Recent mass death incidents in Japan and Haiti have again focused attention on the challenge of dealing with large numbers of dead. Focusing on mass death incidents involving large numbers of Canadian victims, including the Titanic, Halifax explosion, Air India bombing and the 2004 Tsunami, the paper researches incidents dating back to the beginning of the 20th Century. By examining each stage of the process including initial response, identification, funerals, communication, religious services and inquests, the paper identifies key changes in the way that mass death incidents are handled. For example, the research identifies greater professionalization and state control of mass death incidents, increased reliance on experts and technology and increased emphasis on accurate identification, through forensics, and causes, through inquests and inquiries.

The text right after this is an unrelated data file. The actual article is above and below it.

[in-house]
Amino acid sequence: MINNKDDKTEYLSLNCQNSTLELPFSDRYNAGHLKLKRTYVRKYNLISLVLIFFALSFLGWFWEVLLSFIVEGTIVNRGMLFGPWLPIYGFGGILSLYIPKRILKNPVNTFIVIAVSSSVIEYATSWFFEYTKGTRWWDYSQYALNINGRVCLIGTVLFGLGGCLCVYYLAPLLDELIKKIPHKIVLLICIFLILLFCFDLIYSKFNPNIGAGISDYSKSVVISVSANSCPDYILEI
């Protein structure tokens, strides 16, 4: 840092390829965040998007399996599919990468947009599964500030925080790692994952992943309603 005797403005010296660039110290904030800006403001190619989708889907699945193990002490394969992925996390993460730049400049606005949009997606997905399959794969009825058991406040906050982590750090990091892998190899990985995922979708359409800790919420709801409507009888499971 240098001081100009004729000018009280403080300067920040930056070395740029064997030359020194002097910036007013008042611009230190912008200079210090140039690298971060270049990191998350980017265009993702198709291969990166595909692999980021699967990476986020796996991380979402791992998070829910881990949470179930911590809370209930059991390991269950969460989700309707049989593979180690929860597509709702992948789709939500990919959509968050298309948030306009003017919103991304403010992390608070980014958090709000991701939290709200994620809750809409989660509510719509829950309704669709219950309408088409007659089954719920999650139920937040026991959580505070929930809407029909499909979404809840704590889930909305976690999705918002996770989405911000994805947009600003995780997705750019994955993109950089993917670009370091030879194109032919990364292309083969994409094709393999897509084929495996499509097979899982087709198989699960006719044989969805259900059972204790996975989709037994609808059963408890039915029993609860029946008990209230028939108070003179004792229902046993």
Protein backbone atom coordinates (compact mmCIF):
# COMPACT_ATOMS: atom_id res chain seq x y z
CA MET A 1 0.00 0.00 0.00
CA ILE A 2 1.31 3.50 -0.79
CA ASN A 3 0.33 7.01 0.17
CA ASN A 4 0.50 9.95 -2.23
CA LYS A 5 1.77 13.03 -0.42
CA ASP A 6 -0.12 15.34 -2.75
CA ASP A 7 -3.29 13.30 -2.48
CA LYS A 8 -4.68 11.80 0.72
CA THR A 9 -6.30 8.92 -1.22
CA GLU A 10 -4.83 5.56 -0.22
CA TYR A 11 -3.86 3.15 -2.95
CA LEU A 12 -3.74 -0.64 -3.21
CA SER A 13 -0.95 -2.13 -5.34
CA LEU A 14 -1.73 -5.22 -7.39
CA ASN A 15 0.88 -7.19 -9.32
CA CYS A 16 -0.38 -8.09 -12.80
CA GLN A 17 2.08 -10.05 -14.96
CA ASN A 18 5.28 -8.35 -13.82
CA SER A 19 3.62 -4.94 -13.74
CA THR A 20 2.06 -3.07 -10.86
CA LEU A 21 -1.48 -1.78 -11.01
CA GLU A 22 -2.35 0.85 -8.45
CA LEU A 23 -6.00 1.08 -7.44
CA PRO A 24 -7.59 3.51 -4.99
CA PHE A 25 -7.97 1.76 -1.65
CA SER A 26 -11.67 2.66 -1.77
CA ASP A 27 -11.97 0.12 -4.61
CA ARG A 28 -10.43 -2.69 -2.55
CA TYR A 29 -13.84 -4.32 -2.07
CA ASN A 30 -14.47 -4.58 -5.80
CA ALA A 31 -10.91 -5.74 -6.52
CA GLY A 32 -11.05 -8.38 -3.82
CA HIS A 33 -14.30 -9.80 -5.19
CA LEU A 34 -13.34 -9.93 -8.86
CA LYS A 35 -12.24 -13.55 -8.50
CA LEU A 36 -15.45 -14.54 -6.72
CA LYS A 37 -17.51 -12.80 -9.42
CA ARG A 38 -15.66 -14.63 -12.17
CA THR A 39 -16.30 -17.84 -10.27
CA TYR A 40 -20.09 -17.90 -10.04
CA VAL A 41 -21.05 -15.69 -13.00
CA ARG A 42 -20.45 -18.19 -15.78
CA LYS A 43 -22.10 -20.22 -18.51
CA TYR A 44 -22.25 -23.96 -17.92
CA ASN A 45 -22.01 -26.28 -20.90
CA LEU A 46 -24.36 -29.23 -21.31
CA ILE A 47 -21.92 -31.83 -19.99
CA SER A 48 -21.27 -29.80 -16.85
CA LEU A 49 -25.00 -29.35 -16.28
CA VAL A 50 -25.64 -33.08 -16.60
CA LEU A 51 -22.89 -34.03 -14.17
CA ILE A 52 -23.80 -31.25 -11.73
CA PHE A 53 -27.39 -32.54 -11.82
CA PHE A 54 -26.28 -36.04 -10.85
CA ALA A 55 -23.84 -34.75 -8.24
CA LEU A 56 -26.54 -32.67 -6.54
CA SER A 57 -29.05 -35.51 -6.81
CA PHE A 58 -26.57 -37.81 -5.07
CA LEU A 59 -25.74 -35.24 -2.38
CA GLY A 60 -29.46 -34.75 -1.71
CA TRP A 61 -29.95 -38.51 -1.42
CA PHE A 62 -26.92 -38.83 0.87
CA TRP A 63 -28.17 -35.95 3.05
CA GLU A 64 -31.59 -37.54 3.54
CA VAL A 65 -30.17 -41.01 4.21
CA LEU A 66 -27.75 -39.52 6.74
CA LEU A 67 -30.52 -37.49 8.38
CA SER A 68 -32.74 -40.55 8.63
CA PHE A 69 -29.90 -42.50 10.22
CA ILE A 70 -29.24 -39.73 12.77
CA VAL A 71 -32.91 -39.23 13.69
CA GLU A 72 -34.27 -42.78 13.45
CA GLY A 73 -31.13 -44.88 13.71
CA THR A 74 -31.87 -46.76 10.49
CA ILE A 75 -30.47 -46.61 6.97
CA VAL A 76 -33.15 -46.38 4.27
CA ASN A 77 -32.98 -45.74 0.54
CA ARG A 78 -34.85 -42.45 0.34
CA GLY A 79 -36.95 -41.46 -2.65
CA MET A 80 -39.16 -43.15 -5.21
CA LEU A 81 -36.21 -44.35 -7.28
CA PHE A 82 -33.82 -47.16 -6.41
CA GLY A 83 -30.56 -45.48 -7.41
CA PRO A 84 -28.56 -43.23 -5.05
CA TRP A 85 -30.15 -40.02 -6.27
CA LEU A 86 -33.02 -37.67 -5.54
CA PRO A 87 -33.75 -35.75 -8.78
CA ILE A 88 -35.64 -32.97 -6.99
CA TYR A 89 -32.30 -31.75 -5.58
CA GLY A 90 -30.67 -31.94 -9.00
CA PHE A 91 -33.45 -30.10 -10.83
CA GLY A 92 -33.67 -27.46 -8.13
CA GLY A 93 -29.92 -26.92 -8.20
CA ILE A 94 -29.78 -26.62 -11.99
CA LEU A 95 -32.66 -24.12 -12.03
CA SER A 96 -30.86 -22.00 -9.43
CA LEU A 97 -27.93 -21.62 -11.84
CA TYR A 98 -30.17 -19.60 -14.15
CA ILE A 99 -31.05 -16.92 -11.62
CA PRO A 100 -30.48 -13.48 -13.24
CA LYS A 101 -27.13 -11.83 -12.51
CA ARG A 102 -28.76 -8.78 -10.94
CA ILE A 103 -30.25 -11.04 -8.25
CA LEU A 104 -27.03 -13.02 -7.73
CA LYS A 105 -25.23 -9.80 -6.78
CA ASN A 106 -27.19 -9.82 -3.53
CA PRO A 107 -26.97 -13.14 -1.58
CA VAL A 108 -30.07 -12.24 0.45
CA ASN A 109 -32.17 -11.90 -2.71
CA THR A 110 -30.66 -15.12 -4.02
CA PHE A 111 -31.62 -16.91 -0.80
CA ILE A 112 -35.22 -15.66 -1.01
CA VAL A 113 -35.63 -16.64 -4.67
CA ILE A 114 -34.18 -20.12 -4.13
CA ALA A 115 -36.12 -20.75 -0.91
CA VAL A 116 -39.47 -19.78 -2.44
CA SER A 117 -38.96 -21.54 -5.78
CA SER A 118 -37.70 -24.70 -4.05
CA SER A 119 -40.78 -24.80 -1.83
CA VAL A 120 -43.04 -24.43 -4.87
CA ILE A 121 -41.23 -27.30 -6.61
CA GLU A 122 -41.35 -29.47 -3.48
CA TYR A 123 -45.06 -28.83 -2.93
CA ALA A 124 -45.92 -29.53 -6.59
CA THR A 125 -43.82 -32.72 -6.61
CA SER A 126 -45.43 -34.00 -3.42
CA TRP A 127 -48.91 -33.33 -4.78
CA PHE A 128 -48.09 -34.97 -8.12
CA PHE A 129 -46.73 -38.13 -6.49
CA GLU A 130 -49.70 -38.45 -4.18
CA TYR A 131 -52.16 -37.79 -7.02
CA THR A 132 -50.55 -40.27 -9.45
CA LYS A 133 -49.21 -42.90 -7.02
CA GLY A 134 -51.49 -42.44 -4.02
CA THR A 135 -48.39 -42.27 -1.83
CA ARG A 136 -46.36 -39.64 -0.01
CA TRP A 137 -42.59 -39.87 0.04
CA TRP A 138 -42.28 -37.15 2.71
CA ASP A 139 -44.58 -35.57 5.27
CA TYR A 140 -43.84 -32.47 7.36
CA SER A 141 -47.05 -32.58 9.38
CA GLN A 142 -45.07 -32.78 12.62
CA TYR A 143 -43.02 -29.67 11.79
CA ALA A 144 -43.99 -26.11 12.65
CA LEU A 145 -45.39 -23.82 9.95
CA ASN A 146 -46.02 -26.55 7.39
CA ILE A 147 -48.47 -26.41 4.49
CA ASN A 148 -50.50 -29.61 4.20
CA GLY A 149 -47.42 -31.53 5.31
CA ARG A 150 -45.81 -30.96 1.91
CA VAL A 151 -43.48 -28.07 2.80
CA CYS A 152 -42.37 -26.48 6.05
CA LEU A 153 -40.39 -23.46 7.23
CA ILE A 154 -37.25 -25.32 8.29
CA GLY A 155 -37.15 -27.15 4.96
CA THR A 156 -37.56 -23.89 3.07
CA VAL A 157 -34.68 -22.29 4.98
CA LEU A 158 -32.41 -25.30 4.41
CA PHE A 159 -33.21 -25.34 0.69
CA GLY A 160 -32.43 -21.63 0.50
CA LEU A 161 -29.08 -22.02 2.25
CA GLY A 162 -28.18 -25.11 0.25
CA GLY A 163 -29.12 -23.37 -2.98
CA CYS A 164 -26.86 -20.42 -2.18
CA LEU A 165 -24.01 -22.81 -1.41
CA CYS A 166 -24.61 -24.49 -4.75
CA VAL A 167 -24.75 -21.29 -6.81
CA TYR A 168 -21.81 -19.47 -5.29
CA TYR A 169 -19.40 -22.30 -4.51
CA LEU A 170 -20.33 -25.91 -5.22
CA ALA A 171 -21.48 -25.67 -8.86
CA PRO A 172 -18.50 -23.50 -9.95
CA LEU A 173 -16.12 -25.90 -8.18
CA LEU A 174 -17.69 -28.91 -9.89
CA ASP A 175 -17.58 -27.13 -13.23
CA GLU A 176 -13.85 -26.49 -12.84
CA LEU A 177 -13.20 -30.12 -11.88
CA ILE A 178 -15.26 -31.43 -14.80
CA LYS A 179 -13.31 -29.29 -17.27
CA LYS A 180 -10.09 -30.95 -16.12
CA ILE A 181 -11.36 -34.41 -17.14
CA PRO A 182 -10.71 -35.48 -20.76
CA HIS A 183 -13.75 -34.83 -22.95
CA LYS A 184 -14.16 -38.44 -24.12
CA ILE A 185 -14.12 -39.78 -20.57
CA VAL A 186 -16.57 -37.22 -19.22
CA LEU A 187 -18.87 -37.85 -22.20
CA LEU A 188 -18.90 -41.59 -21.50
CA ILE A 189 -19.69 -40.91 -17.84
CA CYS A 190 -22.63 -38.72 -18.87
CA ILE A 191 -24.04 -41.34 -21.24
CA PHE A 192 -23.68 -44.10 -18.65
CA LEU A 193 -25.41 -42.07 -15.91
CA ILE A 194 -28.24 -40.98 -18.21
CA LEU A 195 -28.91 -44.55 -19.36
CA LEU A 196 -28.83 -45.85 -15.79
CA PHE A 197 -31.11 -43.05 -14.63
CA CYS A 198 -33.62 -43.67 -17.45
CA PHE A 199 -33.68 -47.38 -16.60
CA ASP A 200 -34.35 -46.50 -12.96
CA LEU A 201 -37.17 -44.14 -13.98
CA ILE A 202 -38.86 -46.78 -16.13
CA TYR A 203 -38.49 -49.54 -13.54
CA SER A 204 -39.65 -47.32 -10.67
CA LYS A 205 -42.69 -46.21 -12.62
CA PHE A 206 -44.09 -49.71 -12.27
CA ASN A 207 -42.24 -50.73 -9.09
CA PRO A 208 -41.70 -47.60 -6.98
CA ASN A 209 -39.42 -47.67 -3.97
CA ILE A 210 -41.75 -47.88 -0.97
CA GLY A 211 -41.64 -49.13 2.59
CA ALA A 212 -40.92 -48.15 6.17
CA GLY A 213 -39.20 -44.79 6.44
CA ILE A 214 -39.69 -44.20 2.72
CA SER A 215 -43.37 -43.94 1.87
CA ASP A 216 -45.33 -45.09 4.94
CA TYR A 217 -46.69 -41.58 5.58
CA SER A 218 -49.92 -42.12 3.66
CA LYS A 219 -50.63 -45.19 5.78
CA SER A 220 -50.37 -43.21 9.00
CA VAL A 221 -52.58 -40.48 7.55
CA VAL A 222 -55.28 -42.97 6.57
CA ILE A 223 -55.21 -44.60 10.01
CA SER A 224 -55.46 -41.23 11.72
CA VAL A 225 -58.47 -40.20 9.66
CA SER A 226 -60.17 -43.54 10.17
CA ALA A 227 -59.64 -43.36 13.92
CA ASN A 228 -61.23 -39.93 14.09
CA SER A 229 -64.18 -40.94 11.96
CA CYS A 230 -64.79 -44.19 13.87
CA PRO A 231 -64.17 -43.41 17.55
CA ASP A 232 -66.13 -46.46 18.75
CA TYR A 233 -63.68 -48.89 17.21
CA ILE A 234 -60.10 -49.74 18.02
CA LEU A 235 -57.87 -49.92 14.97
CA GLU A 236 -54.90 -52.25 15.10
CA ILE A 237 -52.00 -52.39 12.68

Additional Metadata
Persistent URL dx.doi.org/10.1111/j.1468-5973.2011.00635.x
Journal Journal of Contingencies and Crisis Management
Citation
Stoney, C, Scanlon, J. (Joseph), Kramar, K. (Kirsten), Peckmann, T. (Tanya), Brown, I. (Ian), Cormier, C.L. (Cynthia Lynn), & van Haastert, C. (Coen). (2011). Steadily Increasing Control: The Professionalization of Mass Death. Journal of Contingencies and Crisis Management, 19(2), 66–74. doi:10.1111/j.1468-5973.2011.00635.x